DUBNER: Let me ask you this. You guys are the nudge people and you want to provide evidence for policy makers to help them do what you think is prosocial or whatever, a good solution. But you’re finding that I guess partisanship or your set of priors will make that evidence just not be received. Given what you’re trying to accomplish then, how do you nudge the supposed nudgers when they’re not capable of figuring things out for themselves?

HALLSWORTH: Yeah. So we’ve recently tried to think through this and we have a few solutions in it. One is collaborative red teaming. Pre-mortems.

FINNEGAN: That was the name of my band in high school. The Pre-Mortems.

HALLSWORTH: Pre-mortem is all about the idea that you have post-mortems when something has gone wrong, and you work out why it happened. The idea of a pre-mortem is you do it before it goes wrong and try and stop it. So you ask a team to sort of imagine the future when your policy has been a disaster, it’s been a failure. Why did it happen? You work back from that failure to come up with the reasons why might have happened.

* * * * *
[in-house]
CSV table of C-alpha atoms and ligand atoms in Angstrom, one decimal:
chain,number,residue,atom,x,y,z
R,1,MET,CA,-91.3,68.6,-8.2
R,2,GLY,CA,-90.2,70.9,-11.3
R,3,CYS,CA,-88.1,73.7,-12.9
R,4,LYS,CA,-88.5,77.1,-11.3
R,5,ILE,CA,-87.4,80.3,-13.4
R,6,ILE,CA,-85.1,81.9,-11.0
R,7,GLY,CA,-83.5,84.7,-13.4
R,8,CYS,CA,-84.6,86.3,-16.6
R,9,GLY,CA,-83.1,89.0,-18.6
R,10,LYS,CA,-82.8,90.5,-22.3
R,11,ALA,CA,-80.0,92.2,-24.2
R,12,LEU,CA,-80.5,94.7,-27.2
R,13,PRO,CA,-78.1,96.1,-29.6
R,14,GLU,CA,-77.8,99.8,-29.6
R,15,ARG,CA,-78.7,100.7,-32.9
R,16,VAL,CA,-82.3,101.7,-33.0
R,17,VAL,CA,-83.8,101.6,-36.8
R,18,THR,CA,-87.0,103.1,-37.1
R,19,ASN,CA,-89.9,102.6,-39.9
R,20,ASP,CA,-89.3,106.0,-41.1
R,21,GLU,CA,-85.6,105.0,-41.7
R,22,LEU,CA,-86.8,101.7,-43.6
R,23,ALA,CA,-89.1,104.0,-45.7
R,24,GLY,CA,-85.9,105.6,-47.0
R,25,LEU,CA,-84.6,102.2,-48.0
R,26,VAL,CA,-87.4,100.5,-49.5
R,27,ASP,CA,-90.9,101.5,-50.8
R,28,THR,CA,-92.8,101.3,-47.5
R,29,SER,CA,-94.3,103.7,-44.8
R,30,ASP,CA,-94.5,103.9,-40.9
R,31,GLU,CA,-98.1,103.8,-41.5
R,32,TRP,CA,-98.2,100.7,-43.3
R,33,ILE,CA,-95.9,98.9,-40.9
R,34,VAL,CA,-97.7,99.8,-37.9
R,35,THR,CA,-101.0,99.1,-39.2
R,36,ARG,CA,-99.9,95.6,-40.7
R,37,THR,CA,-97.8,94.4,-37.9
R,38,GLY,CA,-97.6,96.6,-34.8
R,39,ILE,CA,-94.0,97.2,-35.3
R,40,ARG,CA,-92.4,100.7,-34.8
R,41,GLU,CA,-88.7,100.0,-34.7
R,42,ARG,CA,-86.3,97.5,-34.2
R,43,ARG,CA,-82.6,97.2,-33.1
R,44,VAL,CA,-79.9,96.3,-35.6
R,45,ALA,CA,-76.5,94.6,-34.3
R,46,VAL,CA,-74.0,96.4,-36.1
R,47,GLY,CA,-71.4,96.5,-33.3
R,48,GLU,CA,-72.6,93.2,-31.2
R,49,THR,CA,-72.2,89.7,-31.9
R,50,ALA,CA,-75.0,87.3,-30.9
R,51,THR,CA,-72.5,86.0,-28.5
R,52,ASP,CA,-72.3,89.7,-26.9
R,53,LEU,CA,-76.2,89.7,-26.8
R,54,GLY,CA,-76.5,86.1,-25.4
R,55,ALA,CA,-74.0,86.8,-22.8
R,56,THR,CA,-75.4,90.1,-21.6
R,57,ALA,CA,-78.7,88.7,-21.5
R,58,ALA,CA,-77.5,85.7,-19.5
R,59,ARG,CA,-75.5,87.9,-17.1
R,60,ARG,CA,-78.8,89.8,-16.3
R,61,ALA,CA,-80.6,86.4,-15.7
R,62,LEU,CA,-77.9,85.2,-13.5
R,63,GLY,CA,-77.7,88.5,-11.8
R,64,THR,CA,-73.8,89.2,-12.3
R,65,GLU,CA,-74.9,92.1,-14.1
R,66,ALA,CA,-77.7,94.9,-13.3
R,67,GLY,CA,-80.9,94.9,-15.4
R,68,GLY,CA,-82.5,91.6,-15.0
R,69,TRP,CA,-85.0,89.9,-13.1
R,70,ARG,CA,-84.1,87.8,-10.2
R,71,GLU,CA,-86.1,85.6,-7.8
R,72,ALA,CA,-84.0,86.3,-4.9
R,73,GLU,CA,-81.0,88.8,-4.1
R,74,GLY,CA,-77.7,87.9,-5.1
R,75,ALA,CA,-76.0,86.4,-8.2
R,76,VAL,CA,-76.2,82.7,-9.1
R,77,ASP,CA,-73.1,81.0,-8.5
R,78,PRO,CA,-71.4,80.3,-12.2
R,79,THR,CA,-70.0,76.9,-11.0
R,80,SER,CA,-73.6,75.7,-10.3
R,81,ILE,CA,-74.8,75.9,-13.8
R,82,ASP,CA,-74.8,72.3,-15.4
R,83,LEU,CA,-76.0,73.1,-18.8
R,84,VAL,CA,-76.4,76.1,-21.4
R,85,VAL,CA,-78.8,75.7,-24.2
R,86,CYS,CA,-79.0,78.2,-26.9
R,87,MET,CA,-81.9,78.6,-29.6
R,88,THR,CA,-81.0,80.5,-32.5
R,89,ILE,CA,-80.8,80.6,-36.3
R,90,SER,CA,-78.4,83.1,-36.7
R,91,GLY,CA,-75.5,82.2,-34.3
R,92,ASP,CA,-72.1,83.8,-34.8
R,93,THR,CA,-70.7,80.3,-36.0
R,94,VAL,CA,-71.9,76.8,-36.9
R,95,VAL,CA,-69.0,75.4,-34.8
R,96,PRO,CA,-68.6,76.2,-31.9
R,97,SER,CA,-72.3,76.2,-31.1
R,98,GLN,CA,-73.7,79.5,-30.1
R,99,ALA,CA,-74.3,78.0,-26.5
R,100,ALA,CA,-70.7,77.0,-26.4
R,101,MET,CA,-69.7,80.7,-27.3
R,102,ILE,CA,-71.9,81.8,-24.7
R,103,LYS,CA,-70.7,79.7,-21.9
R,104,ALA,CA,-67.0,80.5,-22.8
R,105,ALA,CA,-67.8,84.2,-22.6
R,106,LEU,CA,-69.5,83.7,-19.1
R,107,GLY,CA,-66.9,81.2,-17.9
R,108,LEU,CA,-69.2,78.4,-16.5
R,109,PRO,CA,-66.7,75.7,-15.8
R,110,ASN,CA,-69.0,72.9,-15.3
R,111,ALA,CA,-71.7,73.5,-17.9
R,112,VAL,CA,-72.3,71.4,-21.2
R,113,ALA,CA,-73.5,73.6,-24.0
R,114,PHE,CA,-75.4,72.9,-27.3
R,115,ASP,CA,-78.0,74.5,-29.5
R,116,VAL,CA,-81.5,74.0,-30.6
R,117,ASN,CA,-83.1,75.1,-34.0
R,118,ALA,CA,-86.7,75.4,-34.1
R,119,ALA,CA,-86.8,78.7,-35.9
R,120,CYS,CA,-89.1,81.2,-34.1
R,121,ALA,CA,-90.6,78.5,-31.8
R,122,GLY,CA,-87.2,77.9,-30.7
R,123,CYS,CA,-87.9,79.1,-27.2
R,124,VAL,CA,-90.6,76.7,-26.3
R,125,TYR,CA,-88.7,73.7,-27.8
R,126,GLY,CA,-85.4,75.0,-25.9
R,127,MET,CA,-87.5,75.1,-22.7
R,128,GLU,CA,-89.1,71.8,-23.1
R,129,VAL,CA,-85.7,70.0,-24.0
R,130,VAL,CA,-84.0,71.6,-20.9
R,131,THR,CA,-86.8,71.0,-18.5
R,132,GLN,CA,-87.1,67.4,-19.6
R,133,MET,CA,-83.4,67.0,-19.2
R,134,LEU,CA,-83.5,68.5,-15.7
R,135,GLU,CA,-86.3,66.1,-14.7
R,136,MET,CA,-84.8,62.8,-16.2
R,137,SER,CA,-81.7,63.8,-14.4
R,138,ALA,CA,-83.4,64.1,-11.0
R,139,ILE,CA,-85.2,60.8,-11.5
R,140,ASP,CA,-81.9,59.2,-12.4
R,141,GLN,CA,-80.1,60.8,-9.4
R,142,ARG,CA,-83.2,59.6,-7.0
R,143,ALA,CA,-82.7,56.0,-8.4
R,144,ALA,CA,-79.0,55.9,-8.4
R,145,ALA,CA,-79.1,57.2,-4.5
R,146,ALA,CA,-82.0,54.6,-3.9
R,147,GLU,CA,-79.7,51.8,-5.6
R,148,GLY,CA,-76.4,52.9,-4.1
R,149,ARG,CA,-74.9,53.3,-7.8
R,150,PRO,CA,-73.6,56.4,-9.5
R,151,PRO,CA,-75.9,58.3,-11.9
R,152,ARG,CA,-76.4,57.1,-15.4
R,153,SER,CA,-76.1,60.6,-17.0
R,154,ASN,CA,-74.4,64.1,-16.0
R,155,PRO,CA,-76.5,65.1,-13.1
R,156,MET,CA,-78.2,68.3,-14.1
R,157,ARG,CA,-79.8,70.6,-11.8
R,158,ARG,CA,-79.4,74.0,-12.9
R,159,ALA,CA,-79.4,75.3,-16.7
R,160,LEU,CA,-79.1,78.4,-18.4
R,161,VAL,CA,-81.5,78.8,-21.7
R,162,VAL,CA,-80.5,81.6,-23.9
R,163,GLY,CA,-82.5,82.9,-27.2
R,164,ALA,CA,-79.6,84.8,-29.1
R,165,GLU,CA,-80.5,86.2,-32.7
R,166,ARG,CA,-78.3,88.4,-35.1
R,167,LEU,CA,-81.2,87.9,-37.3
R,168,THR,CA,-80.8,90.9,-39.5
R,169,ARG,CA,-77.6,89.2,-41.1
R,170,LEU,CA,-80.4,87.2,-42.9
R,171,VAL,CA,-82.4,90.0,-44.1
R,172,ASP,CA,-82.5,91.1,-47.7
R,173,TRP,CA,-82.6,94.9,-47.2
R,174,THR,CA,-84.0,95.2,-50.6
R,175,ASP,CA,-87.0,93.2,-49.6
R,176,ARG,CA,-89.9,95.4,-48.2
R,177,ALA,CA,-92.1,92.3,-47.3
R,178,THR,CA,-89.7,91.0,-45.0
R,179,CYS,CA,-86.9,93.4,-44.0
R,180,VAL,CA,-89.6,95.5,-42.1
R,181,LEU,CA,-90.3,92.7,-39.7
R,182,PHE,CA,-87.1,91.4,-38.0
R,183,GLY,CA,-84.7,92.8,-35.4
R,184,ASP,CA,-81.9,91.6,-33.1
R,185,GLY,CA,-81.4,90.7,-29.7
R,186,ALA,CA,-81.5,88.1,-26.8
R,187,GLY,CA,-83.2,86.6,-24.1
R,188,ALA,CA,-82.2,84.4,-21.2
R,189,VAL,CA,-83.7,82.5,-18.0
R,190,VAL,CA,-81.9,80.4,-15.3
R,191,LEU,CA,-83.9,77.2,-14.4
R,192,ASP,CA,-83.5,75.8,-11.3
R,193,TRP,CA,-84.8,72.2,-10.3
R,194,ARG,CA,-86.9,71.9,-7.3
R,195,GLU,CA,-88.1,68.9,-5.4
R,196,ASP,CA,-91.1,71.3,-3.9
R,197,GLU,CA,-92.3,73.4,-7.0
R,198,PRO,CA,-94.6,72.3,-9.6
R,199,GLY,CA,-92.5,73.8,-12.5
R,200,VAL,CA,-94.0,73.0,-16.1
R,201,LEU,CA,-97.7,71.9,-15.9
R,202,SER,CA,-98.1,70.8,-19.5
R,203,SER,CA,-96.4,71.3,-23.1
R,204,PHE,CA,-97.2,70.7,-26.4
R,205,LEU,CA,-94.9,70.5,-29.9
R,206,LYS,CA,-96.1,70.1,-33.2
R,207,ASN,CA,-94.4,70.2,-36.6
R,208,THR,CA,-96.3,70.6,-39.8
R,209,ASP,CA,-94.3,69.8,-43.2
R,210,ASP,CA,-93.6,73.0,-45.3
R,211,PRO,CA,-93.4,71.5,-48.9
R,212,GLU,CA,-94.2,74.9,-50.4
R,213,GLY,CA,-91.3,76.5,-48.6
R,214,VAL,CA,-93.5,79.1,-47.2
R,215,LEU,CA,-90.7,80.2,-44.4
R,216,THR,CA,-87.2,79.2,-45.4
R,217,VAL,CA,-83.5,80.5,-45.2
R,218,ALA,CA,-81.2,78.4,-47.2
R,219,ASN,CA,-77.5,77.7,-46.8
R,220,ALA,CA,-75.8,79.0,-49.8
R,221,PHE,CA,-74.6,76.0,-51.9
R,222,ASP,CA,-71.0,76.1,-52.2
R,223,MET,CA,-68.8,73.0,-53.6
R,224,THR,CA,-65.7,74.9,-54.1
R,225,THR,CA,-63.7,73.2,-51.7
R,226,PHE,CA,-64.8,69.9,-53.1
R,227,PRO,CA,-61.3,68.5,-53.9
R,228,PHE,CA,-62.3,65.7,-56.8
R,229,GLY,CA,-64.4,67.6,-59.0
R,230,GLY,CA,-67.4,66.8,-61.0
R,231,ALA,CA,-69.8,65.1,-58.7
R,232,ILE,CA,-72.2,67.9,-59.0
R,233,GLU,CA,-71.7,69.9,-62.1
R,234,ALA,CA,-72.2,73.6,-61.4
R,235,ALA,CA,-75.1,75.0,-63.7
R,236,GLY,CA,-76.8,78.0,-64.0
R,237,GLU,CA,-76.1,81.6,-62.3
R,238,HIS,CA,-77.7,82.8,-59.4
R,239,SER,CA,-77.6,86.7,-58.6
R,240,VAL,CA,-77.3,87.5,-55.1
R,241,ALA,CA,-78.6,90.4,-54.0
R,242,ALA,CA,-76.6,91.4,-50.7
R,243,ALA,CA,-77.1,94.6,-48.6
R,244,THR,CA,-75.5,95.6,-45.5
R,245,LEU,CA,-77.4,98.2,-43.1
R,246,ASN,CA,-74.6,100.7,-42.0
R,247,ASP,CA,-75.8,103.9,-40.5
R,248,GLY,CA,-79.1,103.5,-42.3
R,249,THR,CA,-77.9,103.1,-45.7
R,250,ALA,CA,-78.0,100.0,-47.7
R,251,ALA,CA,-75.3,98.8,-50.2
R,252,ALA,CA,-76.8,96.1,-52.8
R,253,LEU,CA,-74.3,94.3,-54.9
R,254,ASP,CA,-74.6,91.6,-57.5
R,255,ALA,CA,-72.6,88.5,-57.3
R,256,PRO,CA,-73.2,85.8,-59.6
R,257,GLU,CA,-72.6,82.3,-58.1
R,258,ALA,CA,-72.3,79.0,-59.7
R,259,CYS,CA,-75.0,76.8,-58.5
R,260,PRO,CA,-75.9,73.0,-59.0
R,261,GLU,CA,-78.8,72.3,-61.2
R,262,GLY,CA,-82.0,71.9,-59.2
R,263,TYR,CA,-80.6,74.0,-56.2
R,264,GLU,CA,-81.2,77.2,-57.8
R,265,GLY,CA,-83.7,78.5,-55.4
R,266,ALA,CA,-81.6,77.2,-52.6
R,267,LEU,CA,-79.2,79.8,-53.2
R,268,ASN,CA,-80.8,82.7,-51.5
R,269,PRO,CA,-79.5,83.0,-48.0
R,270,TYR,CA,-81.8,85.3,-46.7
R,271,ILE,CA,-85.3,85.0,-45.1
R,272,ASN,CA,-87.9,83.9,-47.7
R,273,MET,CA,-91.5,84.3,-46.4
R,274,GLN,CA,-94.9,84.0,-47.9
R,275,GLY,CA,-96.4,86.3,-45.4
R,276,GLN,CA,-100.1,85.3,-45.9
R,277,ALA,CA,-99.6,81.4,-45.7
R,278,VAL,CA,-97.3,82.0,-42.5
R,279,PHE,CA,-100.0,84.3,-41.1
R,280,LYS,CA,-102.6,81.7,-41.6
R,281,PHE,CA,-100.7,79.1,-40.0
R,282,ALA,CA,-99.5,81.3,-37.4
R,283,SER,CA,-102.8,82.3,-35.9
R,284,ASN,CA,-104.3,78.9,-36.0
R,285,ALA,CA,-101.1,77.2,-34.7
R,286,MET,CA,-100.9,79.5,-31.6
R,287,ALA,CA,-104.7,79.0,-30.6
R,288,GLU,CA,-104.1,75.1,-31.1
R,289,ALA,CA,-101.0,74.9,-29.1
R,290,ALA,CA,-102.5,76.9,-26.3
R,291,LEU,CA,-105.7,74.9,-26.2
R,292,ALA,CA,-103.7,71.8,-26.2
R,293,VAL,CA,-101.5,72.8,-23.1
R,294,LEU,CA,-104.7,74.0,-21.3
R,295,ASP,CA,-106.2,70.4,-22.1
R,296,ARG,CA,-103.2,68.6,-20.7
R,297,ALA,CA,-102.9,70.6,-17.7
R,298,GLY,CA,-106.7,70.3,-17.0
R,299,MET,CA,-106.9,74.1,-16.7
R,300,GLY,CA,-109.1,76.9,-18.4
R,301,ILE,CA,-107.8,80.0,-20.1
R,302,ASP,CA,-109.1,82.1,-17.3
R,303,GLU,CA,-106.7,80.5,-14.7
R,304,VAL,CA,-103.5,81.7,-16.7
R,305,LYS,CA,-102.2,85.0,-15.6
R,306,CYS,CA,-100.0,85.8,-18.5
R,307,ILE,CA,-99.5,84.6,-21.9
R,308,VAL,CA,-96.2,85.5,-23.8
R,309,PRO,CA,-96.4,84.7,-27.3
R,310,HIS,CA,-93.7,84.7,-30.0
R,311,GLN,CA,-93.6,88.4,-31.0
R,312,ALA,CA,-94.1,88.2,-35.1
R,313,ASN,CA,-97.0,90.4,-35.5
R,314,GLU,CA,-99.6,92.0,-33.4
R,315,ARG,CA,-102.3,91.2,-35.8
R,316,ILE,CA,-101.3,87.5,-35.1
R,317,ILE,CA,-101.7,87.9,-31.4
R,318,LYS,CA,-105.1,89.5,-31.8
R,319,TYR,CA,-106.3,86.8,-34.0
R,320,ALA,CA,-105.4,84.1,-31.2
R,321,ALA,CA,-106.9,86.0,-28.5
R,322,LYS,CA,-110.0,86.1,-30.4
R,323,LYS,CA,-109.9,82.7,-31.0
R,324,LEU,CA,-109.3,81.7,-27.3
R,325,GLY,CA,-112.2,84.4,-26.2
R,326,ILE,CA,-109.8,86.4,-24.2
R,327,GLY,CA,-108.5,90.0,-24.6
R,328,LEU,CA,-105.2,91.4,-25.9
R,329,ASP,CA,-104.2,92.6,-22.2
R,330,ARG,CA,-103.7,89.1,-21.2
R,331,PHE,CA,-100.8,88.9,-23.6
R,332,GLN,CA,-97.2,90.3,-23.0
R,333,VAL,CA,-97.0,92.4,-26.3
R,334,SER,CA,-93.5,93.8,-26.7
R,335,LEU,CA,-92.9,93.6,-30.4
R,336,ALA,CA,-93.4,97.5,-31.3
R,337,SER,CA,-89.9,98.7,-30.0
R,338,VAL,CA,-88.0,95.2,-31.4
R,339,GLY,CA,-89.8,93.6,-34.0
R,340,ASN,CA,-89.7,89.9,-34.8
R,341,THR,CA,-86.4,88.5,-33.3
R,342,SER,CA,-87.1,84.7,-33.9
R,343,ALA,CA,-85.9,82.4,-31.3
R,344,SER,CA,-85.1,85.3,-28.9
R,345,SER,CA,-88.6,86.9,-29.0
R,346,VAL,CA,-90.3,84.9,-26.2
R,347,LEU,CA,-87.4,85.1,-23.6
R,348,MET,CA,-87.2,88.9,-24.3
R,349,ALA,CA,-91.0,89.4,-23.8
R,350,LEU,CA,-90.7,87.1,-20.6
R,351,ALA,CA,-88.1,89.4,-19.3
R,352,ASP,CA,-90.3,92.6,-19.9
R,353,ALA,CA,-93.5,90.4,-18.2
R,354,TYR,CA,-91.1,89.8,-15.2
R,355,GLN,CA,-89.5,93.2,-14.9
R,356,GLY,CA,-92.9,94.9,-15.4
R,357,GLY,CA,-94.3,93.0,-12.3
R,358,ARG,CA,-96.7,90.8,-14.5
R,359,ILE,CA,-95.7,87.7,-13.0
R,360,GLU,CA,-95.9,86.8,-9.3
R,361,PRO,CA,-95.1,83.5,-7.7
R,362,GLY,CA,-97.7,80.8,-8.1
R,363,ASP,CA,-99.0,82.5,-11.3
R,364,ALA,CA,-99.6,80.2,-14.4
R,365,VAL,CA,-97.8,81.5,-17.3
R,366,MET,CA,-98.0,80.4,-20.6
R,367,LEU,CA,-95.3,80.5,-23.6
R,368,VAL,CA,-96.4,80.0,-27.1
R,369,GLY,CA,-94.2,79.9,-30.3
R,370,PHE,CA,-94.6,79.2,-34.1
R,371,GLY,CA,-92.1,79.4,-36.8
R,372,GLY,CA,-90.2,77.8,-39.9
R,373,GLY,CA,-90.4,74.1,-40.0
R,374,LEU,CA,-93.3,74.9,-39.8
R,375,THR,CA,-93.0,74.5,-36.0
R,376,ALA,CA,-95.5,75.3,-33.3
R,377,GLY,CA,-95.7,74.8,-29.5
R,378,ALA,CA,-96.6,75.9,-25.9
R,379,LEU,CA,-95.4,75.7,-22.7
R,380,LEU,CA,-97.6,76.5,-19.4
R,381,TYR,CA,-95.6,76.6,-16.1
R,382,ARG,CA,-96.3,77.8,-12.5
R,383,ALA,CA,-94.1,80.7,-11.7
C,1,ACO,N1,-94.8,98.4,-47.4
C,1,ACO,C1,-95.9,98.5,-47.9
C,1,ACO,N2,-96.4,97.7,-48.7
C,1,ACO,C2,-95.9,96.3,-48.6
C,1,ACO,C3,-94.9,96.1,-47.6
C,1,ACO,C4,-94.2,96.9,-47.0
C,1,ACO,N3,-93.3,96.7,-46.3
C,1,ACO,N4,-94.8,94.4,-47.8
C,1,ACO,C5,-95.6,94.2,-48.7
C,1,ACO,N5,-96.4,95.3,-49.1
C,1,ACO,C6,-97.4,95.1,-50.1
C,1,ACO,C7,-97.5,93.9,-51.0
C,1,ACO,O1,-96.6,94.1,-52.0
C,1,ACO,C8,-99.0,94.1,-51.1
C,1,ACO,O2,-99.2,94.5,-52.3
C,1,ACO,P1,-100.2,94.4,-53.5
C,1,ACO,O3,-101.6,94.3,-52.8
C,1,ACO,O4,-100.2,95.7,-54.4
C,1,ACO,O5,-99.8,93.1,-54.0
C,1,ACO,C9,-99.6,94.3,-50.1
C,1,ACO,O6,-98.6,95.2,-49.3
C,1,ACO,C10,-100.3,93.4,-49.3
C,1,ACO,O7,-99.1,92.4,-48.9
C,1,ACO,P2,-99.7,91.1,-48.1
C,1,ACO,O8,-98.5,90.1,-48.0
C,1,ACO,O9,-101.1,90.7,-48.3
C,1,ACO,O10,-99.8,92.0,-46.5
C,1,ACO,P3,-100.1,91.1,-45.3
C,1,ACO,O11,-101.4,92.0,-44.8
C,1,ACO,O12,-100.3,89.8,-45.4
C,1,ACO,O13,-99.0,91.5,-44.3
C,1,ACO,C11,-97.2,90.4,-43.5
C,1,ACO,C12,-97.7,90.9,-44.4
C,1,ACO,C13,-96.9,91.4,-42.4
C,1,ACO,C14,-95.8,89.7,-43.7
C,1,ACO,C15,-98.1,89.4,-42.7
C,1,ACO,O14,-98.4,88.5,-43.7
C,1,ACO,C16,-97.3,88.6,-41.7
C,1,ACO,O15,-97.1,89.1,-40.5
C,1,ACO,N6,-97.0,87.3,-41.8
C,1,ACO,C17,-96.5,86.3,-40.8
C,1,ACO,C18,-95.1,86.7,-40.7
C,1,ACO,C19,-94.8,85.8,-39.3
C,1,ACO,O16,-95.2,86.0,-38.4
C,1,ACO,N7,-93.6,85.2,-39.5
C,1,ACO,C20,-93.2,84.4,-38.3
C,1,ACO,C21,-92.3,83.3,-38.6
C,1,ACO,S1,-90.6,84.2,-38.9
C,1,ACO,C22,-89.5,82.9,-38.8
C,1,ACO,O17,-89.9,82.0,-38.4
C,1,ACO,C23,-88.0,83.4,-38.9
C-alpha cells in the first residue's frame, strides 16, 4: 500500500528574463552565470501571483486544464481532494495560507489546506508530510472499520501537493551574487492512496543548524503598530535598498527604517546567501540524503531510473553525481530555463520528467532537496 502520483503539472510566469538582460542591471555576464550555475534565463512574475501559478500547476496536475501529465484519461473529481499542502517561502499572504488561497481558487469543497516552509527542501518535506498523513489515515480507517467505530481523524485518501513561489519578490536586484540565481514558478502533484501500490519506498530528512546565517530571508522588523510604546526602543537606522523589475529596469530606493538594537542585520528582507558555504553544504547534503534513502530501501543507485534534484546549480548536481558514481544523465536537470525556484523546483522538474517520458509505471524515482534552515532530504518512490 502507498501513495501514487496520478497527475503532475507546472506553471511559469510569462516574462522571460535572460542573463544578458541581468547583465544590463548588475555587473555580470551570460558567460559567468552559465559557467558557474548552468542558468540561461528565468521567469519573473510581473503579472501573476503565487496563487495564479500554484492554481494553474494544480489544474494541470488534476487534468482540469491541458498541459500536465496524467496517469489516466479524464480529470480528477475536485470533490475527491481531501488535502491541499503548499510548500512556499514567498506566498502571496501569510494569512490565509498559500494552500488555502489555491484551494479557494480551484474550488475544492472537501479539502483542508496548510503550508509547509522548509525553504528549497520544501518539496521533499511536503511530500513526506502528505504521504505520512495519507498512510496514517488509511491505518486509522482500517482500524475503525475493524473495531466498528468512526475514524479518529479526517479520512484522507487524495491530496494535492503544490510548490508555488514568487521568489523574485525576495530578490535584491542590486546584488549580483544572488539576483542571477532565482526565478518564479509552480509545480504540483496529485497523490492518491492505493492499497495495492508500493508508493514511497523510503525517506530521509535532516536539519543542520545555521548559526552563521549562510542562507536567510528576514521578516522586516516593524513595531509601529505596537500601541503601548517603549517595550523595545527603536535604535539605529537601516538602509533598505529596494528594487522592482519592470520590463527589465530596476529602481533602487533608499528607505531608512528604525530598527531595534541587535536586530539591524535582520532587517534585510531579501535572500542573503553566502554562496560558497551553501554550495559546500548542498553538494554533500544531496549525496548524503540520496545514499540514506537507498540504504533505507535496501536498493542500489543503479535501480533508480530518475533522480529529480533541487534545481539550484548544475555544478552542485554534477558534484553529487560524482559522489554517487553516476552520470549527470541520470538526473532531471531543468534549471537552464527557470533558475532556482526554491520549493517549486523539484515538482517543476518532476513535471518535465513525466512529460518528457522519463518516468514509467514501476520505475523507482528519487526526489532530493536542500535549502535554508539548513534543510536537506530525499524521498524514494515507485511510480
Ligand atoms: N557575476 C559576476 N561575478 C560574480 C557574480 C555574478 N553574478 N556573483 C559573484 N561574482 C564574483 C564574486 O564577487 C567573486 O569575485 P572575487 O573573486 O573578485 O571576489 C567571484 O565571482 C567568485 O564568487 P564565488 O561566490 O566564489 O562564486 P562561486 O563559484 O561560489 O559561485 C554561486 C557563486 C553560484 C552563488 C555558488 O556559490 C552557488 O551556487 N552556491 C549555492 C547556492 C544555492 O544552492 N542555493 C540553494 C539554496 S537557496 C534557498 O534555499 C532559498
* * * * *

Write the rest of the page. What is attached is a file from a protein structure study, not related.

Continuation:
DUBNER: So you’re saying if you sit down a bunch of policymakers, some of whom may like or not like something you’re trying to accomplish, and you do a pre-mortem with them collectively, and you say, “Imagine this project has failed. Why do you think it would have failed?” That makes them more likely to accept or to figure out the math properly, or look at the evidence properly?

HALLSWORTH: Actually, we have a few solutions for that, one of them is consider the opposite, which is where you take a piece of evidence that goes along with what you’re thinking. The idea is you say, “Well what if the same thing, the same study had given the opposite answer?” And that allows you to understand better the quality of it and put aside the conclusion. This pre-mortem idea is just basically, we’re over-optimistic when we make plans, and how do we adjust for that? So it’s like a different solution for a different problem.

FINNEGAN: Can I ask — how much of the bad calculations are bad-faith arguments, and how much of it is just sort of lizard brain, “This is not confirming what I already believe, so my brain is just going haywire?”